Spending 25 years in the Navy as a pilot has conditioned John Pettitt to waking early, working long hours and taking naps when he can find time.
As the corporate lead executive (CLE) for defense contractor Northrop Grumman in San Diego, he is the public face of the company and the go-to person who coordinates the relationships between the company, the military commands and the community.
He has been with the company for 15 years and at its San Diego office for the last 10 years. Before coming here, he was based at the Naval Air Weapons Station at China Lake, about 150 miles northeast of Los Angeles.
He was made the CLE six years ago. On a typical day, he rises at 4.30 a.m. and is in the office by 5.30 a.m.
"I can get a day's work done in a couple of quiet hours. I do my heavy-duty thinking then, make my East Coast calls. I've always been an early riser," Pettitt said.
Northrop has five sectors: aerospace, electronic systems, information systems, shipbuilding and technical services. Each sector reports up vertically, but not to a central authority.
So the company has CLEs in several cities in the United States; executives like Pettitt who act as cross-sector coordinators and are the first point of contact for the media and customers, for queries about which department to go to and whom to approach.
"I make sure we don't stumble in front of customers, just because our right arm does not know what the left is doing," explained Pettitt, who is assisted by a staff of one, an executive assistant. Pettitt reports to the senior vice president for government relations.
Local focus on information systems, UAV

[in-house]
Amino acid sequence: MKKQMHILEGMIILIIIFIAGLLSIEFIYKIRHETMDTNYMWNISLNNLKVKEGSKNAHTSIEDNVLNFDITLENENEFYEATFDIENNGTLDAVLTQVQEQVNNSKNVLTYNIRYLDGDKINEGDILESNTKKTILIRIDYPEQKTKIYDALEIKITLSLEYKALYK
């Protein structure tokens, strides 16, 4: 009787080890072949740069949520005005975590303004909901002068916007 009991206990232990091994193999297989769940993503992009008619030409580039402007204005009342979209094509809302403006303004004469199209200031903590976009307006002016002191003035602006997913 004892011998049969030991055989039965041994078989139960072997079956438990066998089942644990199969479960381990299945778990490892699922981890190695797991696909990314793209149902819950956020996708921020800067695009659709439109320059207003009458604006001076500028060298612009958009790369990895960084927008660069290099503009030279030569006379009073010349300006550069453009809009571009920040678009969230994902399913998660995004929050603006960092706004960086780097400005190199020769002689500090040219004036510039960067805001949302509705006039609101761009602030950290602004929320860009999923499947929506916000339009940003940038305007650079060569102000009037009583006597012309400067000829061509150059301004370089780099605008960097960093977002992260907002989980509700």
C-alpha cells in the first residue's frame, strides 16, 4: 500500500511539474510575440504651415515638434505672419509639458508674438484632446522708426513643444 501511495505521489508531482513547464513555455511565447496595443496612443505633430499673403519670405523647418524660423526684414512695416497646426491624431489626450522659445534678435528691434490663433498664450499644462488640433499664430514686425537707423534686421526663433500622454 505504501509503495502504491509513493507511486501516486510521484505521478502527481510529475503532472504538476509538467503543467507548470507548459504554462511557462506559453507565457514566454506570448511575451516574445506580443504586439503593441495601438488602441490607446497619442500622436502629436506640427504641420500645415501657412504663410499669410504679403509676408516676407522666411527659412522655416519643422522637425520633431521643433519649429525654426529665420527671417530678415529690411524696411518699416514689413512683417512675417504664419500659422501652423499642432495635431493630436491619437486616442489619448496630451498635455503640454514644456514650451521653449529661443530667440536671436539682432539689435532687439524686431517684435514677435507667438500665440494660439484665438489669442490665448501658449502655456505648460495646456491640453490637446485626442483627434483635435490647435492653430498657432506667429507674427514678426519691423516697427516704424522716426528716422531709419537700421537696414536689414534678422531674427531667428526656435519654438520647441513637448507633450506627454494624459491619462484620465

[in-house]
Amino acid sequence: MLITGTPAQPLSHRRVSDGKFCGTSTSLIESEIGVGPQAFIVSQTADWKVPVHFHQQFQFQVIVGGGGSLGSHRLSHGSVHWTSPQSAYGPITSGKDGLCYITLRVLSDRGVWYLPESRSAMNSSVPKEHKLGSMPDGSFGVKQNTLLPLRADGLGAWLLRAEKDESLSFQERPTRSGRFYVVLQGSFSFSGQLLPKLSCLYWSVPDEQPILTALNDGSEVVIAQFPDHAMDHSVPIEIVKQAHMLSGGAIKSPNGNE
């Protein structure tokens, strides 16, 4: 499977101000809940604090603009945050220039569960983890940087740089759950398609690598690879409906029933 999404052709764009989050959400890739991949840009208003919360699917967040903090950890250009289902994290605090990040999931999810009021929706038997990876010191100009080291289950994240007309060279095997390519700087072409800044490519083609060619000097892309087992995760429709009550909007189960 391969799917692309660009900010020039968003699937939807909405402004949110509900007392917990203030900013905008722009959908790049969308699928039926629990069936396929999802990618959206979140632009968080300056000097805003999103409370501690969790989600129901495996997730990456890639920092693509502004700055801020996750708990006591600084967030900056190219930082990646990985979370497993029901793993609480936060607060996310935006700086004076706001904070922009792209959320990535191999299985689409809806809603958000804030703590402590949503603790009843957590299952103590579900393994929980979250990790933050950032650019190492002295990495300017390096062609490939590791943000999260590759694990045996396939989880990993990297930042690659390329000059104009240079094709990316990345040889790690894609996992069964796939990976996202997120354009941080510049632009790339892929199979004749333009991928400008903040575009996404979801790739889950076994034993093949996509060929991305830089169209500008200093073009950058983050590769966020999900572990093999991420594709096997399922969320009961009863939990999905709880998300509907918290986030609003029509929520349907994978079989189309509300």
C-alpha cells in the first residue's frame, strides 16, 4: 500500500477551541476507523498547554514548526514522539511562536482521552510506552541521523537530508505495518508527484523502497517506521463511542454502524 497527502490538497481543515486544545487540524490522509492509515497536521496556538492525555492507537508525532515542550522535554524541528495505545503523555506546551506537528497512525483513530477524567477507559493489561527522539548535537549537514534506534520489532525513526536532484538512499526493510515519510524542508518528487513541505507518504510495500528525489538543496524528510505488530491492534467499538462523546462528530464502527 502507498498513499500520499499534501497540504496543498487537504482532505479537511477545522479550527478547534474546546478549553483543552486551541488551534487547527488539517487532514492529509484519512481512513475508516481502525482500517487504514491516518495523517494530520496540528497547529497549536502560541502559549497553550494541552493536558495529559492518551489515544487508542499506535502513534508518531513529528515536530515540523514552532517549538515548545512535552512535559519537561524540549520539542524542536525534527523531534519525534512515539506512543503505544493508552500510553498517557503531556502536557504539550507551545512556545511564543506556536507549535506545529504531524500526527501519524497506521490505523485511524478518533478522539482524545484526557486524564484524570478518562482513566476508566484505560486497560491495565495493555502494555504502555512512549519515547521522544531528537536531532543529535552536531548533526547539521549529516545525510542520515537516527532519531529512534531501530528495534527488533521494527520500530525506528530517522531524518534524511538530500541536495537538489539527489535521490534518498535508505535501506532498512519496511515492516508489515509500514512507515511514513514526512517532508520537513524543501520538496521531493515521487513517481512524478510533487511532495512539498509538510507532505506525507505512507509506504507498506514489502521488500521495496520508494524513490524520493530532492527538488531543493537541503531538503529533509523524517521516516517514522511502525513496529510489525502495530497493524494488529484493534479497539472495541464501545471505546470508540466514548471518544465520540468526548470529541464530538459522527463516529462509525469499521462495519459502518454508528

In San Diego, Northrop has more than 4,000 employees, about 100 suppliers and $1.5 billion in revenues. About 2,000 of those employees work in the information systems sector, another 1,800 work in aerospace, about 400 focus on shipbuilding and a very small contingent work in electronic systems and technical services.
The information systems sector is headquartered in Herndon, Va., but has a large presence here, specifically in Rancho Carmel and Kearny Mesa. The aerospace sector has its headquarters in Los Angeles but the unmanned aerial vehicle (UAV) division is located in Rancho Bernardo.
Local customers for Northrop include the SPAWAR command, PEO C4ISR, Naval Special Warfare Command Pacific and other divisions of the Navy.
"SPAWAR is the main reason why we are here," said Pettitt, who acts as the San Diego facilitator for Northrop's executives, arranging meetings with the local military community.
The UAV division is the most visible portion of Northrop's defense business in the city.
"We are world class in the unmanned area. We pretty much have the high altitude market. We have competitors in the middle market, but we are not really in the low-end market," he said.
While the UAV division gets most of the press and public's attention, the information systems office actually has a larger presence and handles defense as well as non-defense related projects.
One example is the contract it has to provide the information systems for all San Diego County services, from birth and marriage certificates to library information systems.